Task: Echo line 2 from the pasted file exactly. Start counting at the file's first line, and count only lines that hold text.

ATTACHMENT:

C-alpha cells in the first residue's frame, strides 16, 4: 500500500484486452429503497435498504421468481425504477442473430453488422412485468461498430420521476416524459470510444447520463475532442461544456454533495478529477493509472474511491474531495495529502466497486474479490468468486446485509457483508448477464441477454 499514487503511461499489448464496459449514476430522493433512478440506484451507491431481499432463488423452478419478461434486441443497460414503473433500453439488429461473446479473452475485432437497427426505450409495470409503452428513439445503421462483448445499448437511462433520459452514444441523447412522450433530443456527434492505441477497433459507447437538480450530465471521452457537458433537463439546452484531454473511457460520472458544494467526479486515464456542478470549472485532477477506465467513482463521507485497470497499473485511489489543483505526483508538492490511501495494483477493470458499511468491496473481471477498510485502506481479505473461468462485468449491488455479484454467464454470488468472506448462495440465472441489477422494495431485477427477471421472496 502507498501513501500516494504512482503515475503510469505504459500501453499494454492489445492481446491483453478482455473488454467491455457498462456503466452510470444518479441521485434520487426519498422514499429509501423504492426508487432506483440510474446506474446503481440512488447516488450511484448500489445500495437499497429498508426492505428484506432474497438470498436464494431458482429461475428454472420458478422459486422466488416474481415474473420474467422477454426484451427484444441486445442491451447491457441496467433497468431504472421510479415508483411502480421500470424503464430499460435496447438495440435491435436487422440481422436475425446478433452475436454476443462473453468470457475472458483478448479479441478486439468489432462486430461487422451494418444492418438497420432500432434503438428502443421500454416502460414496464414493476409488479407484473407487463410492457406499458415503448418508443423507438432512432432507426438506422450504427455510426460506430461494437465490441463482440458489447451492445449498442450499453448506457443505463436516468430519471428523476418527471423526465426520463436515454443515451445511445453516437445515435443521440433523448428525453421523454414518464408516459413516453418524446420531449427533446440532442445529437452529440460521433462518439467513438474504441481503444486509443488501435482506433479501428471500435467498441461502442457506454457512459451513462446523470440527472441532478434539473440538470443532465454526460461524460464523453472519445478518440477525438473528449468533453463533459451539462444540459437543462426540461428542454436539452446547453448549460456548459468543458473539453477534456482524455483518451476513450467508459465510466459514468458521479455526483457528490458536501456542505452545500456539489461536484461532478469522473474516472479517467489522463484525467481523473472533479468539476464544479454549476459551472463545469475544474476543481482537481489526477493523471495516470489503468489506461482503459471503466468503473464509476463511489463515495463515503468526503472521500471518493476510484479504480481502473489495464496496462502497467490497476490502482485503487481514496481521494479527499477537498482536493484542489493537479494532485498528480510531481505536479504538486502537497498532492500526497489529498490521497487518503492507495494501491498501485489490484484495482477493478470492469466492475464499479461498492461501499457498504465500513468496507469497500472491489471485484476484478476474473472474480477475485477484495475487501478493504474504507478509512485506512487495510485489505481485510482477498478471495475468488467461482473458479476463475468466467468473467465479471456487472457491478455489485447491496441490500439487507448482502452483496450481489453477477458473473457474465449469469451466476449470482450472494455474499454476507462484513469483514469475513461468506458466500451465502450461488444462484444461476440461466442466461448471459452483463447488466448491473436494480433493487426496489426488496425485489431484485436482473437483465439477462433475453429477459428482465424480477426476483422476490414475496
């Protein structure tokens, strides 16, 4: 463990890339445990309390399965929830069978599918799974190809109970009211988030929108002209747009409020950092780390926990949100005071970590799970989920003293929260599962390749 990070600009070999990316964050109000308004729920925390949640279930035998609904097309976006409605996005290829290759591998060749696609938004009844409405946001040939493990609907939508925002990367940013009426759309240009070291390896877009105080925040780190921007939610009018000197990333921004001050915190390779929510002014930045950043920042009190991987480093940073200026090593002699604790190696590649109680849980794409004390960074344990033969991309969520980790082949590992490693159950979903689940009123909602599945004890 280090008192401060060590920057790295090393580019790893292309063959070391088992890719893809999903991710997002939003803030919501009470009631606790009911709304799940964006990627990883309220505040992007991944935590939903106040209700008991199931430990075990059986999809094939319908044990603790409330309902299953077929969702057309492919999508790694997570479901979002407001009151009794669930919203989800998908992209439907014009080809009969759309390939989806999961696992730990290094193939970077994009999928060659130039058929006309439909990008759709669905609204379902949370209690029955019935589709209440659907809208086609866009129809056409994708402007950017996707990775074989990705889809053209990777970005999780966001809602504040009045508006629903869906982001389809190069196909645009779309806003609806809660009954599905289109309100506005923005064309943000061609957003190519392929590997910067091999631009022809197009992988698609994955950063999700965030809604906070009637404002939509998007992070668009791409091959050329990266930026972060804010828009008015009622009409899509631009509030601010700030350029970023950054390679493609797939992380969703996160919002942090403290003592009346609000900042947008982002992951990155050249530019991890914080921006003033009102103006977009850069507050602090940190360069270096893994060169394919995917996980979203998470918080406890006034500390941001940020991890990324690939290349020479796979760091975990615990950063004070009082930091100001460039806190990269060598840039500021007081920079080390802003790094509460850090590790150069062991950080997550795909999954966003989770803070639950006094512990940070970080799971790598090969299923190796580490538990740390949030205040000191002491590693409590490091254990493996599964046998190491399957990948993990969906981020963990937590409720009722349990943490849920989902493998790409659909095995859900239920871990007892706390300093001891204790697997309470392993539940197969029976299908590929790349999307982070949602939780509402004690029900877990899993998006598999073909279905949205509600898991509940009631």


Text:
């Protein structure tokens, strides 16, 4: 463990890339445990309390399965929830069978599918799974190809109970009211988030929108002209747009409020950092780390926990949100005071970590799970989920003293929260599962390749 990070600009070999990316964050109000308004729920925390949640279930035998609904097309976006409605996005290829290759591998060749696609938004009844409405946001040939493990609907939508925002990367940013009426759309240009070291390896877009105080925040780190921007939610009018000197990333921004001050915190390779929510002014930045950043920042009190991987480093940073200026090593002699604790190696590649109680849980794409004390960074344990033969991309969520980790082949590992490693159950979903689940009123909602599945004890 280090008192401060060590920057790295090393580019790893292309063959070391088992890719893809999903991710997002939003803030919501009470009631606790009911709304799940964006990627990883309220505040992007991944935590939903106040209700008991199931430990075990059986999809094939319908044990603790409330309902299953077929969702057309492919999508790694997570479901979002407001009151009794669930919203989800998908992209439907014009080809009969759309390939989806999961696992730990290094193939970077994009999928060659130039058929006309439909990008759709669905609204379902949370209690029955019935589709209440659907809208086609866009129809056409994708402007950017996707990775074989990705889809053209990777970005999780966001809602504040009045508006629903869906982001389809190069196909645009779309806003609806809660009954599905289109309100506005923005064309943000061609957003190519392929590997910067091999631009022809197009992988698609994955950063999700965030809604906070009637404002939509998007992070668009791409091959050329990266930026972060804010828009008015009622009409899509631009509030601010700030350029970023950054390679493609797939992380969703996160919002942090403290003592009346609000900042947008982002992951990155050249530019991890914080921006003033009102103006977009850069507050602090940190360069270096893994060169394919995917996980979203998470918080406890006034500390941001940020991890990324690939290349020479796979760091975990615990950063004070009082930091100001460039806190990269060598840039500021007081920079080390802003790094509460850090590790150069062991950080997550795909999954966003989770803070639950006094512990940070970080799971790598090969299923190796580490538990740390949030205040000191002491590693409590490091254990493996599964046998190491399957990948993990969906981020963990937590409720009722349990943490849920989902493998790409659909095995859900239920871990007892706390300093001891204790697997309470392993539940197969029976299908590929790349999307982070949602939780509402004690029900877990899993998006598999073909279905949205509600898991509940009631």